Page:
Like I said last month, I don’t even come close to passing – not even close to close to close – but I was at least hoping that Girl In Red’s own (extremely queer) fanbase would be cool around visibly trans people. It was those curt up-and-downs – those quick-but-callous scans to verify that I was not a “real” woman – that really cut me. But I guess at their cores, cis queers are still cis people and exhibit cis people behaviours. I still had a great time at the show. And fuck the rest of Melbourne, I looked cute. I wore my fuzzy pink top and pseudo-edgy Valentine’s skirt from Dangerfield, fishnets and my buckle-y Docs, and I dolled myself up with a smoky red eye and razor-sharp wings… I objectively served cunt.
The next day I needed to grab some basics and felt confident so I didn’t bother de-feminising when I went for a mid-arvo Coles run; normally I’ll dress femme and girlmode around the apartment from the time I wake up, and then I’ll swap to boymode whenever I need to head out – it’s just a safety/not-feeling-like-being-perceived-as-the-truest-form-of-scum-just-for-existing kinda thing. But like, obviously my confidence was misplaced. I was out of the apartment for maybe ten minutes, tops, and got sneered at four times: first by a couple in an aisle, then by a group of teenage boys who were blocking the entrance to the self-serve checkouts, then by the staffer working those checkouts, and finally by a car of frat bros on the walk home.
It never fails to stun me that transphobes think people actually want to be trans – that we’d choose to put ourselves in these situations, that inviting the rest of the world to openly and loudly hate you would be trendy. I made it back to the apartment and sulked until I fell asleep. There were countless others sneers and microaggressions and other little tidbits of transphobia that I copped throughout February – I went out in girlmode more than I did in boymode – but I’m only going to touch on the ones that feel relevant to what else I did this month. Otherwise this post would need chapters.
I felt second-hand gender euphoria watching my friend Hazel crush it with her band Those Who Dream on the 5th. Seeing the crowd cheer for and celebrate her doing her thing – celebrate her just being her – was truly life-affirming. And the show itself was sick – that was definitely a plus. (Sidenote: I wrote a giant ((5,000+ words lmao)) profile with Hazel that I should be able to post here in a little bit, I’m just waiting for her to send through some assets and one last quote ((but alas that bitch be busyyyyyyyy))).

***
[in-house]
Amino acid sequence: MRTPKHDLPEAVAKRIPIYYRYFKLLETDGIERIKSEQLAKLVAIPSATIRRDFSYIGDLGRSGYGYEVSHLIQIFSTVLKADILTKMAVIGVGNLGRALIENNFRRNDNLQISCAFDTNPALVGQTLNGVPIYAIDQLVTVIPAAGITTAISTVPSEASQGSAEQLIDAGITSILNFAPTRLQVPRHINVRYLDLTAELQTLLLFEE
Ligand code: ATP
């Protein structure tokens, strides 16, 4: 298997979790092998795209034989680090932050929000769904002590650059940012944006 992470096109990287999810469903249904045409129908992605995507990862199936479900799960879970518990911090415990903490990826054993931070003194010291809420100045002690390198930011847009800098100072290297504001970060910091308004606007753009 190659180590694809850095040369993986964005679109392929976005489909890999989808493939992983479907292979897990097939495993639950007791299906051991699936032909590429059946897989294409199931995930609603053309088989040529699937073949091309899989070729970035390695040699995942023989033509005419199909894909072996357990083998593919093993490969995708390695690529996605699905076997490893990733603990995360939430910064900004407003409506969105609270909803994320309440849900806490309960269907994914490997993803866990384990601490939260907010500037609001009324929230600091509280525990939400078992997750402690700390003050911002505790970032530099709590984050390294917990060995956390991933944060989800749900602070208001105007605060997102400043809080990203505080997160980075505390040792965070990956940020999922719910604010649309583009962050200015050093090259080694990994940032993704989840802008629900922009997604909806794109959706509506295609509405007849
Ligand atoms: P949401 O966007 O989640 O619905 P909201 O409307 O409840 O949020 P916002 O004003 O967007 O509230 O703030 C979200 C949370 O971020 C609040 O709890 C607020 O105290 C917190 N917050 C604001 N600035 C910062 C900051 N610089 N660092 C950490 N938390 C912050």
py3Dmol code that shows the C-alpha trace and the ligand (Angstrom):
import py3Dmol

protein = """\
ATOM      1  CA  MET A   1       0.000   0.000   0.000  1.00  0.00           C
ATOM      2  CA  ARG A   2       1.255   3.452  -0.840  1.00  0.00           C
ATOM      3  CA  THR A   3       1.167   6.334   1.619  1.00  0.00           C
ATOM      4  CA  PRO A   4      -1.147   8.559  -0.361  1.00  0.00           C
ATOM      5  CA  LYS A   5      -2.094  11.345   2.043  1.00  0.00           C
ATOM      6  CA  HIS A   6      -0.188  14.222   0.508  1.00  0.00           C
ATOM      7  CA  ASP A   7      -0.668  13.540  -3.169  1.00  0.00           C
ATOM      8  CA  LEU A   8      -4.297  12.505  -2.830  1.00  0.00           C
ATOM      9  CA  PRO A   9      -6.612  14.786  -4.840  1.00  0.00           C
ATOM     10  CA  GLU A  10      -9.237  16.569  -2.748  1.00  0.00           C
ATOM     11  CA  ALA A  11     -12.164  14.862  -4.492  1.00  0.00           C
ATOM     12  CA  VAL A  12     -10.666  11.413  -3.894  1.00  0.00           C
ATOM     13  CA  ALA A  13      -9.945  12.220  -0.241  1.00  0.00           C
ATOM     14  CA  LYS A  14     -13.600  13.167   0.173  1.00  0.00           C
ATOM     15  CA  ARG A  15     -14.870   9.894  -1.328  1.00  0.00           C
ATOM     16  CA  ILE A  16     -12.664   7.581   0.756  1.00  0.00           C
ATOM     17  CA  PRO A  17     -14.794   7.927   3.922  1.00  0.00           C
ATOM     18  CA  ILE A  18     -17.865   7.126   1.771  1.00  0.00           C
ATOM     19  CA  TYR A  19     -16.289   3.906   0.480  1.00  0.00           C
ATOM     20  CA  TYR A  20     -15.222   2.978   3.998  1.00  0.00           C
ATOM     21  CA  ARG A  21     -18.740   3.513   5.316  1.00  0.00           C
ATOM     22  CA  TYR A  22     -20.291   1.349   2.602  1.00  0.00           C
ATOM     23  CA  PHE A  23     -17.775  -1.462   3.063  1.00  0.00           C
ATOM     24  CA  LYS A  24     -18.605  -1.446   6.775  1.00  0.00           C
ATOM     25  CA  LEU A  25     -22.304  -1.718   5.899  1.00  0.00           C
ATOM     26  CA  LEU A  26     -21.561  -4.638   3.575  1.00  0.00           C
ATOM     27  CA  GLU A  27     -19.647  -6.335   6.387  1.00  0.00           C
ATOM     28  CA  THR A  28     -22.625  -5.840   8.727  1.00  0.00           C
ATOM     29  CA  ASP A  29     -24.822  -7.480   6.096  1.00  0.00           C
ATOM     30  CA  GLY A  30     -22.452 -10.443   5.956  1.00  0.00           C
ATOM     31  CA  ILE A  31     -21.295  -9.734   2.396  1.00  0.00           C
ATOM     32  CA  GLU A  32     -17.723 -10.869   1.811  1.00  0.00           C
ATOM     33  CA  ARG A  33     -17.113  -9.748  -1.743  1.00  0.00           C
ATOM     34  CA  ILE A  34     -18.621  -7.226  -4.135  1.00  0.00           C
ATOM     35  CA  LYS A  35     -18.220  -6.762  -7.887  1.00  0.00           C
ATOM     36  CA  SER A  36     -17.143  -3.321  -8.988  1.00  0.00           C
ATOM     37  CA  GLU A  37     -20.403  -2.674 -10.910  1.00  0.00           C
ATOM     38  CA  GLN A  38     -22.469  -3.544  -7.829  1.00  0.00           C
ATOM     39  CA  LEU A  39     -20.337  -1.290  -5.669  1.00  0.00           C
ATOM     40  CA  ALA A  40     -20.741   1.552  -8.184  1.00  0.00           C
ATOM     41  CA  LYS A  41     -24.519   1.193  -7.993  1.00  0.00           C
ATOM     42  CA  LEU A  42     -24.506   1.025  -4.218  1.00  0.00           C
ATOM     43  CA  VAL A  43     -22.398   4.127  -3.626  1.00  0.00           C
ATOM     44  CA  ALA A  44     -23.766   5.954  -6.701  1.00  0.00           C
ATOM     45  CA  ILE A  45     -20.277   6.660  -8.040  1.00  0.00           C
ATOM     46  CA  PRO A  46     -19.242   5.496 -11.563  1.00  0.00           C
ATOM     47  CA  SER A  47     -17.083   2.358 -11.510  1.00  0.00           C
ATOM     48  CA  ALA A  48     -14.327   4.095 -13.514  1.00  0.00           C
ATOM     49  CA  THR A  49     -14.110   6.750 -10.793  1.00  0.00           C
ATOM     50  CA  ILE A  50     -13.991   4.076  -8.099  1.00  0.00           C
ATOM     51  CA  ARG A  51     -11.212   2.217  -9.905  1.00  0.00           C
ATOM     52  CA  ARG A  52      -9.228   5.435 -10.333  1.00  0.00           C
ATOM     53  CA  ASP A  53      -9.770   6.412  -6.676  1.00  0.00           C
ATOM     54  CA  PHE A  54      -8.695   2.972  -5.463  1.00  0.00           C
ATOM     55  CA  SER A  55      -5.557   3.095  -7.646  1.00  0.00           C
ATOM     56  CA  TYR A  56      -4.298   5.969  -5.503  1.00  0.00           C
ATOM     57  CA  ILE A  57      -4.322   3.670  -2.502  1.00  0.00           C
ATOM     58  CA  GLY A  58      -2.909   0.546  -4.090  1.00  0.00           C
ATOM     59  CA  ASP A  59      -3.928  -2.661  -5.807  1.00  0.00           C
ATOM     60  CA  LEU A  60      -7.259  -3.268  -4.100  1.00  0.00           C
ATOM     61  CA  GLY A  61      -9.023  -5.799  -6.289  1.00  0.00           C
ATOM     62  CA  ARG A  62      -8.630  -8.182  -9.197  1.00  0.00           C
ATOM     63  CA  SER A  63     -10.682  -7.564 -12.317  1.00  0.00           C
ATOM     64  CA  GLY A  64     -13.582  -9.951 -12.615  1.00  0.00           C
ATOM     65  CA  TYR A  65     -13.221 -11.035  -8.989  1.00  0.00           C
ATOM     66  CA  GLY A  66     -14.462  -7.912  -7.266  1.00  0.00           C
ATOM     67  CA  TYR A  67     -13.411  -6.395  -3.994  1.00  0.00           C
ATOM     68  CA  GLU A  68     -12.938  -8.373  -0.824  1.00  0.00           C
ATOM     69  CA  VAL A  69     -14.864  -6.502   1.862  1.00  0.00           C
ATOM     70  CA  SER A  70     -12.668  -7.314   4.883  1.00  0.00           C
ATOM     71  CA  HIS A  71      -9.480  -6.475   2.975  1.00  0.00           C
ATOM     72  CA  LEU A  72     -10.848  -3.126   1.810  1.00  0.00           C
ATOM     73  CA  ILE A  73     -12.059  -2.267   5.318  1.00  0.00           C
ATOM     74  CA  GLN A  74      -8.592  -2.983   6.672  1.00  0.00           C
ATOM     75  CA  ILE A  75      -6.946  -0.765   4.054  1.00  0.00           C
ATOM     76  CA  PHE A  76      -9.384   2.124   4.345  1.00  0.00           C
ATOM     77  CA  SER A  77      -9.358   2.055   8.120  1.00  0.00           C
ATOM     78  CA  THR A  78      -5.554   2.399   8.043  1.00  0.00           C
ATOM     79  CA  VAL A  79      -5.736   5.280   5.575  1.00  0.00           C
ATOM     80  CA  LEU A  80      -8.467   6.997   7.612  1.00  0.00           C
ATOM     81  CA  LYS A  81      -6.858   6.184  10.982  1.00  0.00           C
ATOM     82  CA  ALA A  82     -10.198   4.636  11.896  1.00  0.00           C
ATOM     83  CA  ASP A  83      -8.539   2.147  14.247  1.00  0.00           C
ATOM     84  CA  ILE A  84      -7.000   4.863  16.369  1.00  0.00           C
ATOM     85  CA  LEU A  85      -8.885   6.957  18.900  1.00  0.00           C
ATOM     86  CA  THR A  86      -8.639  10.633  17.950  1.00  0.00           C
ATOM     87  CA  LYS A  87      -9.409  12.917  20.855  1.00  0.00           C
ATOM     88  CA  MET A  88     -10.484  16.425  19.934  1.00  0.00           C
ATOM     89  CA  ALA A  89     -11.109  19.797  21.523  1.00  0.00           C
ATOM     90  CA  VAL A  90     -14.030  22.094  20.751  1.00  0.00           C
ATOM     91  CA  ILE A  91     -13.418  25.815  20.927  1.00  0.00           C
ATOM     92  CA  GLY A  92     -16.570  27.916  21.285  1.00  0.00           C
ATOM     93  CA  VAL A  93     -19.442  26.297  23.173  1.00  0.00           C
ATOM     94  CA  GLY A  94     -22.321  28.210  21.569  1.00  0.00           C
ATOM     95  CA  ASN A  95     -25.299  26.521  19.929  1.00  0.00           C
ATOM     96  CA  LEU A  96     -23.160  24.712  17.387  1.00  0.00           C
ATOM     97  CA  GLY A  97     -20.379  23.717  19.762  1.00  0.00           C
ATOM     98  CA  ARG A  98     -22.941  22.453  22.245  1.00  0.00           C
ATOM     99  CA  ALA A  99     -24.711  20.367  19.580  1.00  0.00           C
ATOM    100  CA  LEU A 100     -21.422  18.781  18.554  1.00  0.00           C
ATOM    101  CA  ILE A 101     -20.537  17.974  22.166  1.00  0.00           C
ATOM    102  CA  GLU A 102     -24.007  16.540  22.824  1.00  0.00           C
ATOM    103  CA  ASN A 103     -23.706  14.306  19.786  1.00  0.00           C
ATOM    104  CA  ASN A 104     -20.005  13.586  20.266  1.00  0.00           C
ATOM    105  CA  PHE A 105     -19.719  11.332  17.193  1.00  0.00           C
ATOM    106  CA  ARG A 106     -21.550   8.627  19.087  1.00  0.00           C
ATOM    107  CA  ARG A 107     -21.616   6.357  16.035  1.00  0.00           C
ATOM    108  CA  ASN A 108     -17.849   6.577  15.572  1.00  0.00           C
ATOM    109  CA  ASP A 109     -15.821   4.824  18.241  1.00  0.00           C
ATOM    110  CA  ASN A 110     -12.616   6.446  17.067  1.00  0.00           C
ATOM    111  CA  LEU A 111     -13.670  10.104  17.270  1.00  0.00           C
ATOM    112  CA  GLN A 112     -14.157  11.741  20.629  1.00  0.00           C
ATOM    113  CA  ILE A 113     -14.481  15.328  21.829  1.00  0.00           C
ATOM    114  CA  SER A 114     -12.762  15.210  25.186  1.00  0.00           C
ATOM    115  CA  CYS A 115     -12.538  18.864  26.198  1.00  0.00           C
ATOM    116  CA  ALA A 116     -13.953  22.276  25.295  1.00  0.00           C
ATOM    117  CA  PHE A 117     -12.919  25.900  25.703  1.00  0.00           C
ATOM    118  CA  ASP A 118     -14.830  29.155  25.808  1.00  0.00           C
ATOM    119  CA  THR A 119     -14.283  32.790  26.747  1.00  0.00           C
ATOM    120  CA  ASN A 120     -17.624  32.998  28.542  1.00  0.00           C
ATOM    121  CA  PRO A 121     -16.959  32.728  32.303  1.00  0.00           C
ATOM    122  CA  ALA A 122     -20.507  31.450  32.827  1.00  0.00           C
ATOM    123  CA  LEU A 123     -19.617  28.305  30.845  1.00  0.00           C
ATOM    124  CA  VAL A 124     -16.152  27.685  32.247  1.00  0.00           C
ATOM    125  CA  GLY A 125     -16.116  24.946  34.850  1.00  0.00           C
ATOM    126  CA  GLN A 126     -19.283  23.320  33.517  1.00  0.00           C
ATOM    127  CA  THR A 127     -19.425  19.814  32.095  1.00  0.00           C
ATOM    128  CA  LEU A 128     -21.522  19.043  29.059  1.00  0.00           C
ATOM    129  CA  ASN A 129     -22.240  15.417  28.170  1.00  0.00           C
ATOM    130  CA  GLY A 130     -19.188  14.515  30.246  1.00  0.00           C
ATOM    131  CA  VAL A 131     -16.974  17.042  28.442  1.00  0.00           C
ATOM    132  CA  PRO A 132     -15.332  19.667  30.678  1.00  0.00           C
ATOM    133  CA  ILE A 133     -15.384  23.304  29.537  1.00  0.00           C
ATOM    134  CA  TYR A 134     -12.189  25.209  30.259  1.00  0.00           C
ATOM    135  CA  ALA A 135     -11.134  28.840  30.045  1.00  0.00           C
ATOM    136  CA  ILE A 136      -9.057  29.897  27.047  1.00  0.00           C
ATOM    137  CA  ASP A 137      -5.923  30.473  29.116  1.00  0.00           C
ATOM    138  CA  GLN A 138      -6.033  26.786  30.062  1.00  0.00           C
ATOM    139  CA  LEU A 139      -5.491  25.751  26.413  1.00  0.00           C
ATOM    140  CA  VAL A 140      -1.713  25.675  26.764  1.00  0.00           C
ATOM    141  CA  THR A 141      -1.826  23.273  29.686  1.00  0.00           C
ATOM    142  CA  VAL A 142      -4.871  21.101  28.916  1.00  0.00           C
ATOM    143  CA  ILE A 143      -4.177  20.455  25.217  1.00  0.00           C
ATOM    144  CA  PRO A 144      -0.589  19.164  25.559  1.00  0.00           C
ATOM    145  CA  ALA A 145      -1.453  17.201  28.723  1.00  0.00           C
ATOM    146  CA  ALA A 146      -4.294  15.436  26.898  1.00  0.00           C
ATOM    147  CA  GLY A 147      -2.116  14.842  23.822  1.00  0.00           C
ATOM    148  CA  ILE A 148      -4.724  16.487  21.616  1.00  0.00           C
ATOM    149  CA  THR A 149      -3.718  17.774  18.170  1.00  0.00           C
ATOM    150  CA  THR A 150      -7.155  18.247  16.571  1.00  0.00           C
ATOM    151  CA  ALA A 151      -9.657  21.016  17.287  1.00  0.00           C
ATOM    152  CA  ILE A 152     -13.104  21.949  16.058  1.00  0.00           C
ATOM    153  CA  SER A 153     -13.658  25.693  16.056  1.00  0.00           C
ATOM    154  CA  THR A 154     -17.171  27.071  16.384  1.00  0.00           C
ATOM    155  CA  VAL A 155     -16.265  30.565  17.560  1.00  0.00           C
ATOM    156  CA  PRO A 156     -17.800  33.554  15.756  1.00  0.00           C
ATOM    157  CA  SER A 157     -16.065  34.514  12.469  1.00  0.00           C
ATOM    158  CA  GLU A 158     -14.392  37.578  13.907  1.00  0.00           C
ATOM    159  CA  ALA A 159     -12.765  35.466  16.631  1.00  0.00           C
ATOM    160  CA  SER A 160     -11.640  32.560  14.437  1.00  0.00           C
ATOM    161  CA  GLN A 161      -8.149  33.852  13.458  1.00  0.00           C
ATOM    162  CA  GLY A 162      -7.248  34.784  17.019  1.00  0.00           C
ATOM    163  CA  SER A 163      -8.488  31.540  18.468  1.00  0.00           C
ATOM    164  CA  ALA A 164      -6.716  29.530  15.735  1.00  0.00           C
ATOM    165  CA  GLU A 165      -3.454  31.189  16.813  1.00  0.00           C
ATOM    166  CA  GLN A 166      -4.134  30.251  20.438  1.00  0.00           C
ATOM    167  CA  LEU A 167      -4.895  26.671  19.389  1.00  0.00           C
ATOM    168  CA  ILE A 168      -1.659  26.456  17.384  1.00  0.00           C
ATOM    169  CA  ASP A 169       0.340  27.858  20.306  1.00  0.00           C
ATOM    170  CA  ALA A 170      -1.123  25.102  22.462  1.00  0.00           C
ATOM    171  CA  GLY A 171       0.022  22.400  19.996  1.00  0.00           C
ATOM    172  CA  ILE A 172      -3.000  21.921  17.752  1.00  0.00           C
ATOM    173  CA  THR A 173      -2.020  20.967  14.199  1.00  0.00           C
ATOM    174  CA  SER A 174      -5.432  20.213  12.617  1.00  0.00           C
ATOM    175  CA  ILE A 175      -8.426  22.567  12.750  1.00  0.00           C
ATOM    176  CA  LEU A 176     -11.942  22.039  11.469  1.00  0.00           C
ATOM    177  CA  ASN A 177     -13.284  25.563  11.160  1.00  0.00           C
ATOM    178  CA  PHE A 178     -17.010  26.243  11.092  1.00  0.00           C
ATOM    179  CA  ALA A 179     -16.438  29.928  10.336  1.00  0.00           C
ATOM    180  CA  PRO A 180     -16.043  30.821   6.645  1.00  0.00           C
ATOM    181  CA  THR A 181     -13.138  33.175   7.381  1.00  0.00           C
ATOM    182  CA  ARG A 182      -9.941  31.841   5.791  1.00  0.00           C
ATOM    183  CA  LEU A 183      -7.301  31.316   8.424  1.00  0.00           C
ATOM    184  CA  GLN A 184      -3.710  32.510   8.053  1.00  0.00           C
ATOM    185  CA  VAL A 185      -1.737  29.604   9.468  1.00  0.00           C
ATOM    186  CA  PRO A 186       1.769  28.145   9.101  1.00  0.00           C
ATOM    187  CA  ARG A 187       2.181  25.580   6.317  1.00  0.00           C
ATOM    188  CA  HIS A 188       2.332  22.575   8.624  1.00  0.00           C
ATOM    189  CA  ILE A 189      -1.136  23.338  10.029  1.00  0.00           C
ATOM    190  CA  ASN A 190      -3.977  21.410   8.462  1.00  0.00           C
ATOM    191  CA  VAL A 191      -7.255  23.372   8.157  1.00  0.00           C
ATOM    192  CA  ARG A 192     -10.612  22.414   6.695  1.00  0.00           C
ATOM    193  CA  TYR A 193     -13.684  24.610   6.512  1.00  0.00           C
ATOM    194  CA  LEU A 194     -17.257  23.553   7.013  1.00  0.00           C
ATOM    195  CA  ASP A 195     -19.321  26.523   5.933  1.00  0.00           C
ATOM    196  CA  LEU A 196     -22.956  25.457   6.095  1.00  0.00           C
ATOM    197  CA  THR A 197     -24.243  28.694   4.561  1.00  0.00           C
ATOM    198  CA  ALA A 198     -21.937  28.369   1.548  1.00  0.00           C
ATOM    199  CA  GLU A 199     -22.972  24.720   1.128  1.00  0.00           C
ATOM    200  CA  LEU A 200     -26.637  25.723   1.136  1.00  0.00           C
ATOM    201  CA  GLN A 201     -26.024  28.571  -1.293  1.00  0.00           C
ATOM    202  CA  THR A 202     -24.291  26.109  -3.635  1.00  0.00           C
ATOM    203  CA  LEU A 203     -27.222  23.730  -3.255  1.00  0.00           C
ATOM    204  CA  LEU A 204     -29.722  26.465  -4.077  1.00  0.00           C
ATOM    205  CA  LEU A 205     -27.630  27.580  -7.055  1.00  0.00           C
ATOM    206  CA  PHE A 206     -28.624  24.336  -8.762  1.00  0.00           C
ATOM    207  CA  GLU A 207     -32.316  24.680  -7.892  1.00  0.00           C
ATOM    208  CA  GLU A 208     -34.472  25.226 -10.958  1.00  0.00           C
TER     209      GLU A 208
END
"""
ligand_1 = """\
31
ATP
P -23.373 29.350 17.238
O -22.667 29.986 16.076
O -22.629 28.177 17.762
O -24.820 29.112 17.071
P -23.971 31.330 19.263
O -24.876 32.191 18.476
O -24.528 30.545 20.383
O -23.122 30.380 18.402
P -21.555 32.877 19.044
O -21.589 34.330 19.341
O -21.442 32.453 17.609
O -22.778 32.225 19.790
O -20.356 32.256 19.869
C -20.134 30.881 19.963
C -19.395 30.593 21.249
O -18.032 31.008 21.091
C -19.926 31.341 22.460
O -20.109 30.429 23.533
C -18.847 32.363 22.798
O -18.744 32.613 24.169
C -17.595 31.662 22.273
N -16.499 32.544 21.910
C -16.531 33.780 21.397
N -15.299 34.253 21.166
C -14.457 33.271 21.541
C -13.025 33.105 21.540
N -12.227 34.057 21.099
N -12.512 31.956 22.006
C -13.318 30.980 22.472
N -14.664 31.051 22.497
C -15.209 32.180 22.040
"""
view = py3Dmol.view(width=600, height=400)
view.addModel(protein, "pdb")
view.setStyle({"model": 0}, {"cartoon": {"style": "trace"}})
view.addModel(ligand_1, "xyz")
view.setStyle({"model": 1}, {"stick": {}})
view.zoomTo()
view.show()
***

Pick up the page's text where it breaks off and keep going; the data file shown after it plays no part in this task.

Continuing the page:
A couple days after that gig (on the 9th) I went to 100 Gecs’ show at the Northcote Theatre and, very unsurprisingly, that was even transer – there had to be no more than, like, eight cis people there (one of whom obviously being Dylan Brady). It felt weird not being the tallest girl in the venue – I don’t think that’s ever happened to me before? – but every other element of that show felt absolutely incredible. They played most of my favourite songs and all the 10,000 Gecs songs sound absolutely massive IRL. I’m also parasocially in love with Laura Les, (not to simp but) that fucking woman could kick in the face with her Vans and I’d have no choice but to thank her.
I also realised when they played ‘Fallen 4 Ü’ (my favourite song of theirs – absolutely criminal that it didn’t make the cut for 10,000 Gecs) that I have an actual crush on this girl I’ve been talking to a lot recently and holy shit, I hate it. I mean, I don’t hate having crushes – I think it’s nice to have people that make you feel warm and cutesy and give you butterflies, it’s such an amazing feeling – but I specifically hate having this crush on this girl because she is so wildly out of my league and would never have feelings back for me, and I inevitably get stuck on those facts when I think about her.
Also crushes are weird when you’re in a committed relationship; Milo and I are open about the feelings we have for other people (and actively welcome it) and we’re not sexually exclusive, but we are romantically exclusive (ie. we’re not polyamorous, just ethically non-monogamous), and it’s like… I don’t want another partner or a side-piece (a sucky concept to begin with) or anything in that kind of realm, but… Like… Actually I don’t know what I want with this girl? A platonic friendship where sometimes we go out on proper dates and kiss a bunch? I had that simultaneously with Milo and another person before Milo and I started dating, but it ended with Milo and I developing serious feelings for each other and eventually becoming full-on partners (four years strong now!!) – and that other situationship wound up with the other person also developing serious feelings, which weren’t reciprocated by me, which caused problems, which ended up with our friendship ending messily. (But that other person was also very toxic and abusive and just a terrible person to have in my life altogether, so… Yeah look, I dunno).
Some other little moments of gender euphoria from this month: getting my eyebrows and lashes done at Miss Jay’s; having my first session of facial electrolysis and never having to see those few stubbly beard hairs ever again; taking the first step in exploring surgical options and having a consultation for a few FFS procedures (even if the consultation itself was wildly depressing and left me feeling incredibly dysphoric); noticing some of the physical changes I’d been waiting for since I started HRT (namely them PS1 Tomb Raider titties); being gendered correctly in random places like shops and cafés; the handful of insane, OTT full-body orgasms I had (one of the many other benefits of HRT); all the extremely sweet replies I got to all the dumb, cheesy femposting I did on social media.